By Tom Owens A good risk management strategy for design professionals requires proper contracting of all firms engaged in the project. When you are the prime design consultant to the owner (client) you assume responsibility for the performance of the consultants contracted to you. Agreements with your consultants can be just as important as the agreement with your client, as claims often evolve from the performance of your consultants. And, similar to the agreements with your client, it is important that you recognize that your consultant relationships are as important as the contracts between your firms. When you get in a tough spot with the client, a positive relationship with your consultants can mean the difference between a team that is working to resolve an issue collectively and the disaster of “every firm for itself.” Prompt and thorough response to a project circumstance based on a relationship of cooperation and collaboration amongst the design team can turn a potentially significant problem into one that is more manageable, mitigating risk to the client relationship as well the cost of resolution of the issue. The most important clause in a consulting agreement passes through the obligations of your prime agreement to your consultant for the scope of services allocated to that consultant. This clause defines the consultant’s scope and binds the consultant to the provisions of the prime agreement consistent with the terms and conditions to which you are subject. There are several ways to accomplish this and I must clarify that this advice has not been tailored for the particular state in which you work. You should consult with an attorney licensed in your state and experienced in design-construction matters to adjust this clause as appropriate. With that legal disclaimer in place, the following clause should work almost everywhere: • Designer has an agreement with Client dated ______, entitled ____ (“Prime Agreement”), which is attached and incorporated as part of the agreement between Designer and Consultant (“Contract”). If this Contract includes Consultant’s proposal, it is included for adding detail to Consultant’s scope of services but does not modify the scope required by the Prime Agreement for Consultant’s services. All other terms in the Consultant’s proposal are not a part of...

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By on Aug 1, 2017 in All Topics, Contracts, Newsletters |

© 2017, by J. Kent Holland Introduction The American Institute of Architects (AIA), on April 27, issued the 2017 update to the AIA B101™ “Standard Form of Agreement Between Owner and Architect.”  There are a number of tweaks, refinements, improvements – and even a few significant changes.  Eighteen months from the date AIA published the 2017 document, the license to use the current 2007 edition will terminate.  This is not a major revision.  But from a design professional’s point of view, there are a number of improvements that will make it worthwhile to begin using this new form sooner rather than later. An easy way to quickly see the changes is to download from the AIA website the “2007/2017 Comparative,” which is a redline showing what has been added and what has been deleted. In this article, we highlight and explain some of the key changes, including: Architect represents that it is either licensed in the jurisdiction where the project is located, or in the alternative, “shall cause its services to be performed by appropriately licensed design professionals.”   But see the discussion below as to whether an unlicensed firm can meet state licensing requirements by having licensed individuals perform the professional services (§2.1). The insurance section of the agreement has been beefed up to include a more detailed description of insurance in the B101, and there is a new detailed insurance and bond exhibit that can be attached to the owner/contractor agreements such as A201 (Document A102 – 2017 Exhibit A). And insurance is required to be maintained by the Architect for a minimum of one year following Substantial Completion (§2.5); New sustainable project exhibit (AIA E 204™-2017). Sustainable project services can be added as a Supplemental Service under Section 4.1. This exhibit eliminates the need to have a sustainable project version of each contract document. The requirement that the architect discuss with the owner the feasibility of incorporating environmentally responsible design approaches has been deleted basic Agreement from (§3.2.3), but a requirement that the architect consider sustainable design alternatives is added (§3.2.5.1); Reviewing contractor requests for substitutions will be paid for as an additional service (§3.5.2.3 and 3.5.3.3); Additional Services identified at the time of agreement now are...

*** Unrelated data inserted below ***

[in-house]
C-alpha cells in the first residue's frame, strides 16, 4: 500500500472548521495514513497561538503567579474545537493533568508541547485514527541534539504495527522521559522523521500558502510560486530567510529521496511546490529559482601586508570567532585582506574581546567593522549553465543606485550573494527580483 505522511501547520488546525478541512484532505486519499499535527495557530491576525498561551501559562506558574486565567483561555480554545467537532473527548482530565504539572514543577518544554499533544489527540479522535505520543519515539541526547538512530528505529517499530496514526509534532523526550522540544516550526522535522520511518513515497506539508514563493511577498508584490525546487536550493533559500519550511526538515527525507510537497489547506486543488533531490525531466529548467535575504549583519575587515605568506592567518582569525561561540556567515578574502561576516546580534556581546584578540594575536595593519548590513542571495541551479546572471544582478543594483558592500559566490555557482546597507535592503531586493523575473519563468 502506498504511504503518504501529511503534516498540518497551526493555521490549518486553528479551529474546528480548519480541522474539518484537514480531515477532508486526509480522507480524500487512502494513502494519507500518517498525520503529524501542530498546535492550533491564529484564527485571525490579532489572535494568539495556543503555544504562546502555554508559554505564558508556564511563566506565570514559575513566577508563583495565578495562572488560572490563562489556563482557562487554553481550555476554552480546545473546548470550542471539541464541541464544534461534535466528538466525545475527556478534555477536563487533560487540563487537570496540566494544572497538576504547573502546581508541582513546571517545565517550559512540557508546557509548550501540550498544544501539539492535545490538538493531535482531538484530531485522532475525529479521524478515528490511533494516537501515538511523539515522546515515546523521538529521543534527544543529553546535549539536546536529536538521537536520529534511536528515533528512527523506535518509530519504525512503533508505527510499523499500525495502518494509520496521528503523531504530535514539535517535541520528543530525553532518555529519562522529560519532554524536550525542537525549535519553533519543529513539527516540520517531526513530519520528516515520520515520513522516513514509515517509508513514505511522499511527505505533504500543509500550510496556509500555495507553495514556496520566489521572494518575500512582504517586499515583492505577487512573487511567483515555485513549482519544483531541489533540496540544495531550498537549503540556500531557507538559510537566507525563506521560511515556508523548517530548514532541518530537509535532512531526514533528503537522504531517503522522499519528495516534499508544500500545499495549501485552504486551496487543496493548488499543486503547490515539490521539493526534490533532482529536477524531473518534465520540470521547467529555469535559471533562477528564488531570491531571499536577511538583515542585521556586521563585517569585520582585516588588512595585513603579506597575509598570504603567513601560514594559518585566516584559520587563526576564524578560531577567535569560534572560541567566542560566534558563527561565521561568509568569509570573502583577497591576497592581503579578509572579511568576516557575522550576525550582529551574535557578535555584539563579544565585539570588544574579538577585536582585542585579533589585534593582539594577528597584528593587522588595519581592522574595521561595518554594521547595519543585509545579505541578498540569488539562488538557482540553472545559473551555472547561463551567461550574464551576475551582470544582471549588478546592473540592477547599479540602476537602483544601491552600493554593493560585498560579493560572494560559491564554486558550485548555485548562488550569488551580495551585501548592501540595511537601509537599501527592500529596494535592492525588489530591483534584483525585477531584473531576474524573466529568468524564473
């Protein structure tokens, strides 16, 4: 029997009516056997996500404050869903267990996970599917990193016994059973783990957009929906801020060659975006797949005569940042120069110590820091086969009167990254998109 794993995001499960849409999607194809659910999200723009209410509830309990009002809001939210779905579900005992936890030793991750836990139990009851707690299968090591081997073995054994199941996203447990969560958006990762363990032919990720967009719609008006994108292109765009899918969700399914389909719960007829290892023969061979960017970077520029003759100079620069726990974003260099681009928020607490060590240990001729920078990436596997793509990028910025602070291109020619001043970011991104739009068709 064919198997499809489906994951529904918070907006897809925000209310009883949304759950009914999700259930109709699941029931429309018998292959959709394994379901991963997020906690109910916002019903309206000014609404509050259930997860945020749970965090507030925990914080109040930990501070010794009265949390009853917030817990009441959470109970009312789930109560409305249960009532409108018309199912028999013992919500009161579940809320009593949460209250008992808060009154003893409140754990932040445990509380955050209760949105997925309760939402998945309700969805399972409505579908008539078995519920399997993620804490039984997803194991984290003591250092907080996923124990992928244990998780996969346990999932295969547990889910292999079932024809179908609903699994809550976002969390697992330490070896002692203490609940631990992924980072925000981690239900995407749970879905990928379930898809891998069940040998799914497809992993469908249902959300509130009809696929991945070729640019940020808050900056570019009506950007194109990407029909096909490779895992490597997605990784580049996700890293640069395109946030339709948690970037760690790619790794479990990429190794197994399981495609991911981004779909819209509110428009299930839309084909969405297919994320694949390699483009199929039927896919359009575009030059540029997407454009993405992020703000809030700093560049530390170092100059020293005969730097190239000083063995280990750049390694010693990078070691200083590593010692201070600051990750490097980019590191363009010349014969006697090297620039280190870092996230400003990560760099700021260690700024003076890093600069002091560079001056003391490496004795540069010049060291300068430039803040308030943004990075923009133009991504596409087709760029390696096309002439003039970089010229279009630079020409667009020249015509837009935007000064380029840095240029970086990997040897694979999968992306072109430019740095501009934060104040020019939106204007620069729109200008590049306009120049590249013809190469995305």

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By on Jun 1, 2017 in All Topics, Newsletters, Operations |

Diane Mika, Vice President, Director of Risk Management Education, Berkley Design Professional Consider this scenario: An architect in your firm wants to design a home addition plan for a family member. Or this one: an engineer wants to take on a parking-lot project for a local non-profit organization she volunteers for. They may want the additional experience, income and/or recognition such moonlighting projects may bring. You may think, As long as they do it on their own time, it’s no big deal, right? Not necessarily. It’s not just the designer’s time that’s at issue. There’s a very real potential that your firm could be held liable in the event of a claim related to the moonlighting work. Professional Liability Insurance Your next question may be, But wouldn’t my firm’s professional liability insurance policy cover it anyway? Again, not necessarily. Typically, such policies specify that employees are covered—but only for those services performed on behalf of the firm. Even if your PL insurance policy responds to such a claim, keep in mind that your firm would be responsible for any deductible. In either event, you need to ask yourself this: Do I want to be on the line for paying the cost of a claim on a project for which my firm received no income? What Puts Your Firm at Risk If a claim arises out of a moonlighting project, anything that implicates your firm’s involvement can result in imputed liability against your firm. Any of the following situations might imply that your firm was knowledgeable about and/or sanctioned such work: Employee’s performance of moonlighting services during the firm’s normal work day or on the firm’s premises Moonlighting employee’s use of your firm’s: – Equipment (computers, printers, scanners, plotters) – Software (design technology, other) – Email account domain – Telephone system or company-issued mobile device – Letterhead, logo or other standard documentation What’s more, those who engage in moonlighting tend to be less seasoned employees. This lack of experience, when coupled with the lack of your firm’s normal QA/QC process, creates an environment that is ripe for a claim. Protecting Your Firm Many A/E firms affirmatively prohibit moonlighting activities by addressing it in the firm’s employee handbook and requiring employees...